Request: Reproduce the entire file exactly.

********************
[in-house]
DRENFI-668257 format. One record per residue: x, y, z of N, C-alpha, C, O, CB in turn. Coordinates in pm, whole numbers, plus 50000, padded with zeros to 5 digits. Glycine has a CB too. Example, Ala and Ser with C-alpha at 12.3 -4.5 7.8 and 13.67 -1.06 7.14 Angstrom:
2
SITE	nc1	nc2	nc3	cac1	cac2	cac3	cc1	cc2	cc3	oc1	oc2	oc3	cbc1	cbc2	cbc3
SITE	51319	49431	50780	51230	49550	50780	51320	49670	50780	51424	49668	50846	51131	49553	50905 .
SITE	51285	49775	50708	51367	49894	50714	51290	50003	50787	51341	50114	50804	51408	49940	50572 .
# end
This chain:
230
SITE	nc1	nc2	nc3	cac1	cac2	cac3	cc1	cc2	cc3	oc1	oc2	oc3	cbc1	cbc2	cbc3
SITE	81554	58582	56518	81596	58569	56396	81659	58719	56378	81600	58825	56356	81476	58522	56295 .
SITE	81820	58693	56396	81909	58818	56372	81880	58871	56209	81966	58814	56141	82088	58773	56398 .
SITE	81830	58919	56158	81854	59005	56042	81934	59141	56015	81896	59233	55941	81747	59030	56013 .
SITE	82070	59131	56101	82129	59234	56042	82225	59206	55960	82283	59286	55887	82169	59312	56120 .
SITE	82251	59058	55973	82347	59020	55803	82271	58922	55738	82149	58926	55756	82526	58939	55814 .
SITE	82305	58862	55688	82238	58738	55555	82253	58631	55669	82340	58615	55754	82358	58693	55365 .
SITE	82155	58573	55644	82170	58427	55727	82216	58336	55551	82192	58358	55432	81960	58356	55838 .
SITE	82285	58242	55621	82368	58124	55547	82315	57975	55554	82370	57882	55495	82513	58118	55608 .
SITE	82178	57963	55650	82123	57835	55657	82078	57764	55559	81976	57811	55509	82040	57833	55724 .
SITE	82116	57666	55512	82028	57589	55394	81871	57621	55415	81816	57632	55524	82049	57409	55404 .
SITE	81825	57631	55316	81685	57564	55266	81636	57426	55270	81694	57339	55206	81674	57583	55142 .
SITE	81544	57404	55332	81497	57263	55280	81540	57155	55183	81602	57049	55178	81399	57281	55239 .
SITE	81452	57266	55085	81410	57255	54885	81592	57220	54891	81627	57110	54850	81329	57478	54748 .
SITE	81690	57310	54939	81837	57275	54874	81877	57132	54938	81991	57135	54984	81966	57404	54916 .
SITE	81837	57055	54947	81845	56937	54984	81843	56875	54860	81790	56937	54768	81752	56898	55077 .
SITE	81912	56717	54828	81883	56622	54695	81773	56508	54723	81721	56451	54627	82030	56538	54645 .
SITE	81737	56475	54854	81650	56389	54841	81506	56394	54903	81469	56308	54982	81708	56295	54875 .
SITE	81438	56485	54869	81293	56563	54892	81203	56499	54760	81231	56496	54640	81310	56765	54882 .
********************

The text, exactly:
[in-house]
DRENFI-668257 format. One record per residue: x, y, z of N, C-alpha, C, O, CB in turn. Coordinates in pm, whole numbers, plus 50000, padded with zeros to 5 digits. Glycine has a CB too. Example, Ala and Ser with C-alpha at 12.3 -4.5 7.8 and 13.67 -1.06 7.14 Angstrom:
2
SITE	nc1	nc2	nc3	cac1	cac2	cac3	cc1	cc2	cc3	oc1	oc2	oc3	cbc1	cbc2	cbc3
SITE	51319	49431	50780	51230	49550	50780	51320	49670	50780	51424	49668	50846	51131	49553	50905 .
SITE	51285	49775	50708	51367	49894	50714	51290	50003	50787	51341	50114	50804	51408	49940	50572 .
# end
This chain:
230
SITE	nc1	nc2	nc3	cac1	cac2	cac3	cc1	cc2	cc3	oc1	oc2	oc3	cbc1	cbc2	cbc3
SITE	81554	58582	56518	81596	58569	56396	81659	58719	56378	81600	58825	56356	81476	58522	56295 .
SITE	81820	58693	56396	81909	58818	56372	81880	58871	56209	81966	58814	56141	82088	58773	56398 .
SITE	81830	58919	56158	81854	59005	56042	81934	59141	56015	81896	59233	55941	81747	59030	56013 .
SITE	82070	59131	56101	82129	59234	56042	82225	59206	55960	82283	59286	55887	82169	59312	56120 .
SITE	82251	59058	55973	82347	59020	55803	82271	58922	55738	82149	58926	55756	82526	58939	55814 .
SITE	82305	58862	55688	82238	58738	55555	82253	58631	55669	82340	58615	55754	82358	58693	55365 .
SITE	82155	58573	55644	82170	58427	55727	82216	58336	55551	82192	58358	55432	81960	58356	55838 .
SITE	82285	58242	55621	82368	58124	55547	82315	57975	55554	82370	57882	55495	82513	58118	55608 .
SITE	82178	57963	55650	82123	57835	55657	82078	57764	55559	81976	57811	55509	82040	57833	55724 .
SITE	82116	57666	55512	82028	57589	55394	81871	57621	55415	81816	57632	55524	82049	57409	55404 .
SITE	81825	57631	55316	81685	57564	55266	81636	57426	55270	81694	57339	55206	81674	57583	55142 .
SITE	81544	57404	55332	81497	57263	55280	81540	57155	55183	81602	57049	55178	81399	57281	55239 .
SITE	81452	57266	55085	81410	57255	54885	81592	57220	54891	81627	57110	54850	81329	57478	54748 .
SITE	81690	57310	54939	81837	57275	54874	81877	57132	54938	81991	57135	54984	81966	57404	54916 .
SITE	81837	57055	54947	81845	56937	54984	81843	56875	54860	81790	56937	54768	81752	56898	55077 .
SITE	81912	56717	54828	81883	56622	54695	81773	56508	54723	81721	56451	54627	82030	56538	54645 .
SITE	81737	56475	54854	81650	56389	54841	81506	56394	54903	81469	56308	54982	81708	56295	54875 .
SITE	81438	56485	54869	81293	56563	54892	81203	56499	54760	81231	56496	54640	81310	56765	54882 .